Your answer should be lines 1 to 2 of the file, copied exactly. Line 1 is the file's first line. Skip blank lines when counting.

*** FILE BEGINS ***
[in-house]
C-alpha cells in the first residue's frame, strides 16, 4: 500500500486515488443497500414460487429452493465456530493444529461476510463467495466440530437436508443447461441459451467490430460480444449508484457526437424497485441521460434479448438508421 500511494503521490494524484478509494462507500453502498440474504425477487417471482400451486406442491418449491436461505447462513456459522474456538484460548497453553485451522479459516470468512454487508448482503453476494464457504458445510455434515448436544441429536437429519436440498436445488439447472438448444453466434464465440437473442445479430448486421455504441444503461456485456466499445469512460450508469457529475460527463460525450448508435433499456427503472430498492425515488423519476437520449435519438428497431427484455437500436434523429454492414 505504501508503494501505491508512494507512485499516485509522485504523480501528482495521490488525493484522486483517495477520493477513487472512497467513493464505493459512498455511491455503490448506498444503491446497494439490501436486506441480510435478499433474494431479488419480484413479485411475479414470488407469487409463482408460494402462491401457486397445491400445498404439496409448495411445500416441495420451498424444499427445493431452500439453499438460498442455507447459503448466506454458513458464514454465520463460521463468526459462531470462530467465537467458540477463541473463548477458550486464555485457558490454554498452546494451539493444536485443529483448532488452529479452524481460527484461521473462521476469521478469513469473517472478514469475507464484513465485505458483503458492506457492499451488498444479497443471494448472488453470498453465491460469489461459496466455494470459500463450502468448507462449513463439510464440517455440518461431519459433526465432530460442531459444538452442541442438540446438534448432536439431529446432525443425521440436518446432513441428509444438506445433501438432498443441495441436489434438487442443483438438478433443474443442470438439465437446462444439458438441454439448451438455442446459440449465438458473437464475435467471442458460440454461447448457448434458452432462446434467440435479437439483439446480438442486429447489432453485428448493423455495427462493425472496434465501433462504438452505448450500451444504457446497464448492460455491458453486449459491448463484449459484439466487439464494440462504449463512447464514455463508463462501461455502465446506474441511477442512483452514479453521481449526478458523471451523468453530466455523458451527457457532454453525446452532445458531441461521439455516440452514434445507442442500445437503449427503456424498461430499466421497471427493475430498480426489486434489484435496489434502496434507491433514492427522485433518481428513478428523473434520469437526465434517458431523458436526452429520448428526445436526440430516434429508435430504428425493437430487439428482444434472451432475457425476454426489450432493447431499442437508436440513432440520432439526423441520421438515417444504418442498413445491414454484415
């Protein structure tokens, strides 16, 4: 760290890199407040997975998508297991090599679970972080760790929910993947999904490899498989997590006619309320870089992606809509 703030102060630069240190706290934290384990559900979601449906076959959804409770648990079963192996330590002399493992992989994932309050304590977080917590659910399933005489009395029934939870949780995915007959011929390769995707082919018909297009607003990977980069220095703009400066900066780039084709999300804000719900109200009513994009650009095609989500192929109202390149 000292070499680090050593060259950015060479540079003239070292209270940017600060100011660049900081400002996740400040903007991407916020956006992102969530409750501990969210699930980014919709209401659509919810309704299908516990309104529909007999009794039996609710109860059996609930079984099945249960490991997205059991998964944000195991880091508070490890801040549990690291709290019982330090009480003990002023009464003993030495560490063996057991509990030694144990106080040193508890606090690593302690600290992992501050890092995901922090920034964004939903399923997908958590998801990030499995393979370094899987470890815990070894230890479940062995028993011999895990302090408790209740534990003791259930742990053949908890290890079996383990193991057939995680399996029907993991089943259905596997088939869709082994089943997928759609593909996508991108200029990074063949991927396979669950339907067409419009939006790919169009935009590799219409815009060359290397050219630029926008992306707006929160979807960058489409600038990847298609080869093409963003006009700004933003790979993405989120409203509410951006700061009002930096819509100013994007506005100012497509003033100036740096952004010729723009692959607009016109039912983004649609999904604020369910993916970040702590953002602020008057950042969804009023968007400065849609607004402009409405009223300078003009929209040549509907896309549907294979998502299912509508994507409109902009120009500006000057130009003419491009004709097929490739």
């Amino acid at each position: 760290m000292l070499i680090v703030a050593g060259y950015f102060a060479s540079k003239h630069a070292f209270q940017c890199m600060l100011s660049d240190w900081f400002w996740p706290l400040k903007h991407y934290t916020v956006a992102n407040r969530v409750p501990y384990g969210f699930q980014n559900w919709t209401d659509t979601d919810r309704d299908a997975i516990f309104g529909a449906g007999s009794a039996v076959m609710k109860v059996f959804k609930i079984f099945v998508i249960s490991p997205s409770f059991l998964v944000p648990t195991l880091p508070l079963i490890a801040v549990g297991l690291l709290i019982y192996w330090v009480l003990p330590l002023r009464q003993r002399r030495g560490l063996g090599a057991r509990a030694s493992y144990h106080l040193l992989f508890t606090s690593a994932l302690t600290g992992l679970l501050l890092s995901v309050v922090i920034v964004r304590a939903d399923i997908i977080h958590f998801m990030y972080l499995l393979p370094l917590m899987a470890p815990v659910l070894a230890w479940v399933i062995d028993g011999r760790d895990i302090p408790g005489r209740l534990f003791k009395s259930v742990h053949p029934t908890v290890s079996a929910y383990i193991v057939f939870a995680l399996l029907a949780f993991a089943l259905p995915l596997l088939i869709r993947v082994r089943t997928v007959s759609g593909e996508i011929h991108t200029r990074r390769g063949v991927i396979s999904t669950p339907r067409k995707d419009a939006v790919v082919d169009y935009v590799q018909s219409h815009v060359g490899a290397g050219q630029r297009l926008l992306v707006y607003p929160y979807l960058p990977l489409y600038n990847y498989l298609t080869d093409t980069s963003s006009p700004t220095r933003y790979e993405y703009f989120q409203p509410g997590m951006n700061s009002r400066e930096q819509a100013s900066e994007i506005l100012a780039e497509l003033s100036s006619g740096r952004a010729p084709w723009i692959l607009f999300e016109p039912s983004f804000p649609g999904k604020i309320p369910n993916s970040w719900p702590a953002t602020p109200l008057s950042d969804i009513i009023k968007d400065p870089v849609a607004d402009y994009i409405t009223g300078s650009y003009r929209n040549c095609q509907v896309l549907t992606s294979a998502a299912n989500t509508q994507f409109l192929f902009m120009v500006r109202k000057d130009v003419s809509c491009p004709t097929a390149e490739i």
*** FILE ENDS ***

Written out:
[in-house]
C-alpha cells in the first residue's frame, strides 16, 4: 500500500486515488443497500414460487429452493465456530493444529461476510463467495466440530437436508443447461441459451467490430460480444449508484457526437424497485441521460434479448438508421 500511494503521490494524484478509494462507500453502498440474504425477487417471482400451486406442491418449491436461505447462513456459522474456538484460548497453553485451522479459516470468512454487508448482503453476494464457504458445510455434515448436544441429536437429519436440498436445488439447472438448444453466434464465440437473442445479430448486421455504441444503461456485456466499445469512460450508469457529475460527463460525450448508435433499456427503472430498492425515488423519476437520449435519438428497431427484455437500436434523429454492414 505504501508503494501505491508512494507512485499516485509522485504523480501528482495521490488525493484522486483517495477520493477513487472512497467513493464505493459512498455511491455503490448506498444503491446497494439490501436486506441480510435478499433474494431479488419480484413479485411475479414470488407469487409463482408460494402462491401457486397445491400445498404439496409448495411445500416441495420451498424444499427445493431452500439453499438460498442455507447459503448466506454458513458464514454465520463460521463468526459462531470462530467465537467458540477463541473463548477458550486464555485457558490454554498452546494451539493444536485443529483448532488452529479452524481460527484461521473462521476469521478469513469473517472478514469475507464484513465485505458483503458492506457492499451488498444479497443471494448472488453470498453465491460469489461459496466455494470459500463450502468448507462449513463439510464440517455440518461431519459433526465432530460442531459444538452442541442438540446438534448432536439431529446432525443425521440436518446432513441428509444438506445433501438432498443441495441436489434438487442443483438438478433443474443442470438439465437446462444439458438441454439448451438455442446459440449465438458473437464475435467471442458460440454461447448457448434458452432462446434467440435479437439483439446480438442486429447489432453485428448493423455495427462493425472496434465501433462504438452505448450500451444504457446497464448492460455491458453486449459491448463484449459484439466487439464494440462504449463512447464514455463508463462501461455502465446506474441511477442512483452514479453521481449526478458523471451523468453530466455523458451527457457532454453525446452532445458531441461521439455516440452514434445507442442500445437503449427503456424498461430499466421497471427493475430498480426489486434489484435496489434502496434507491433514492427522485433518481428513478428523473434520469437526465434517458431523458436526452429520448428526445436526440430516434429508435430504428425493437430487439428482444434472451432475457425476454426489450432493447431499442437508436440513432440520432439526423441520421438515417444504418442498413445491414454484415